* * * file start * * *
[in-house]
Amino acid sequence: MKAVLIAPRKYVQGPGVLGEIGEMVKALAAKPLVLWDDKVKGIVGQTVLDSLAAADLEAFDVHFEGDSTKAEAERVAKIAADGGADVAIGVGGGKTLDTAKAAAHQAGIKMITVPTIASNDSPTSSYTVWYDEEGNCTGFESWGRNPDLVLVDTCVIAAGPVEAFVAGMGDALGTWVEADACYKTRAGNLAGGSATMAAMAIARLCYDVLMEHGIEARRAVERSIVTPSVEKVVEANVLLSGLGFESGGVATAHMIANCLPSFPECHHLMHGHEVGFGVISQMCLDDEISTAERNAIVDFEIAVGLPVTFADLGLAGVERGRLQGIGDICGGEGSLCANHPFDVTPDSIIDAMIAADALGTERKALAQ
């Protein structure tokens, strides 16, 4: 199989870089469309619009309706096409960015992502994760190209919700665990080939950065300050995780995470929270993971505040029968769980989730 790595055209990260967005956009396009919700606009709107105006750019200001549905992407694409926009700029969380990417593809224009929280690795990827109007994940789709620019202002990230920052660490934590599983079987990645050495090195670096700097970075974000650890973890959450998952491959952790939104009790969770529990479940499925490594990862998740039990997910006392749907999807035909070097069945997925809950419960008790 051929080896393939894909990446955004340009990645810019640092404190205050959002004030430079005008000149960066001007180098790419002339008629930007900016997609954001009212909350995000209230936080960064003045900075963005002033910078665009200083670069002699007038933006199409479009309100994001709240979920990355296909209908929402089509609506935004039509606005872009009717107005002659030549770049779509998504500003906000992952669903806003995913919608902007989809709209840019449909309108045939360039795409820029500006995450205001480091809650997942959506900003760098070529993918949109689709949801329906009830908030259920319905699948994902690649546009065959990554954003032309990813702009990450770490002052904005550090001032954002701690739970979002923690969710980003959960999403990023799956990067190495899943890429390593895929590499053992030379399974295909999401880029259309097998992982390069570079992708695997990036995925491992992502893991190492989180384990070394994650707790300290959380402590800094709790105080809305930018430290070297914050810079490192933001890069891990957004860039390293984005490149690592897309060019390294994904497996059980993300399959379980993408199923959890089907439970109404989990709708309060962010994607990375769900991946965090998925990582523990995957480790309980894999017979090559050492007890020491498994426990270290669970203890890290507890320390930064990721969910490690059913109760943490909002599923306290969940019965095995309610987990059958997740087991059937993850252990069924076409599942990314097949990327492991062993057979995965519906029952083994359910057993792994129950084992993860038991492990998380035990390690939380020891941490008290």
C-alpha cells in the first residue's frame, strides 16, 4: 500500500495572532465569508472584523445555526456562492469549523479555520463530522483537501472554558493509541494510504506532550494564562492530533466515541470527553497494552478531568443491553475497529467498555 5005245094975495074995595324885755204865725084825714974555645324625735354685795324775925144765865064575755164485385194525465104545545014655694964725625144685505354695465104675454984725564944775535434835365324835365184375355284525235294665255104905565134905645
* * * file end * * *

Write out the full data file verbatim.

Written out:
[in-house]
Amino acid sequence: MKAVLIAPRKYVQGPGVLGEIGEMVKALAAKPLVLWDDKVKGIVGQTVLDSLAAADLEAFDVHFEGDSTKAEAERVAKIAADGGADVAIGVGGGKTLDTAKAAAHQAGIKMITVPTIASNDSPTSSYTVWYDEEGNCTGFESWGRNPDLVLVDTCVIAAGPVEAFVAGMGDALGTWVEADACYKTRAGNLAGGSATMAAMAIARLCYDVLMEHGIEARRAVERSIVTPSVEKVVEANVLLSGLGFESGGVATAHMIANCLPSFPECHHLMHGHEVGFGVISQMCLDDEISTAERNAIVDFEIAVGLPVTFADLGLAGVERGRLQGIGDICGGEGSLCANHPFDVTPDSIIDAMIAADALGTERKALAQ
């Protein structure tokens, strides 16, 4: 199989870089469309619009309706096409960015992502994760190209919700665990080939950065300050995780995470929270993971505040029968769980989730 790595055209990260967005956009396009919700606009709107105006750019200001549905992407694409926009700029969380990417593809224009929280690795990827109007994940789709620019202002990230920052660490934590599983079987990645050495090195670096700097970075974000650890973890959450998952491959952790939104009790969770529990479940499925490594990862998740039990997910006392749907999807035909070097069945997925809950419960008790 051929080896393939894909990446955004340009990645810019640092404190205050959002004030430079005008000149960066001007180098790419002339008629930007900016997609954001009212909350995000209230936080960064003045900075963005002033910078665009200083670069002699007038933006199409479009309100994001709240979920990355296909209908929402089509609506935004039509606005872009009717107005002659030549770049779509998504500003906000992952669903806003995913919608902007989809709209840019449909309108045939360039795409820029500006995450205001480091809650997942959506900003760098070529993918949109689709949801329906009830908030259920319905699948994902690649546009065959990554954003032309990813702009990450770490002052904005550090001032954002701690739970979002923690969710980003959960999403990023799956990067190495899943890429390593895929590499053992030379399974295909999401880029259309097998992982390069570079992708695997990036995925491992992502893991190492989180384990070394994650707790300290959380402590800094709790105080809305930018430290070297914050810079490192933001890069891990957004860039390293984005490149690592897309060019390294994904497996059980993300399959379980993408199923959890089907439970109404989990709708309060962010994607990375769900991946965090998925990582523990995957480790309980894999017979090559050492007890020491498994426990270290669970203890890290507890320390930064990721969910490690059913109760943490909002599923306290969940019965095995309610987990059958997740087991059937993850252990069924076409599942990314097949990327492991062993057979995965519906029952083994359910057993792994129950084992993860038991492990998380035990390690939380020891941490008290």
C-alpha cells in the first residue's frame, strides 16, 4: 500500500495572532465569508472584523445555526456562492469549523479555520463530522483537501472554558493509541494510504506532550494564562492530533466515541470527553497494552478531568443491553475497529467498555 5005245094975495074995595324885755204865725084825714974555645324625735354685795324775925144765865064575755164485385194525465104545545014655694964725625144685505354695465104675454984725564944775535434835365324835365184375355284525235294665255104905565134905645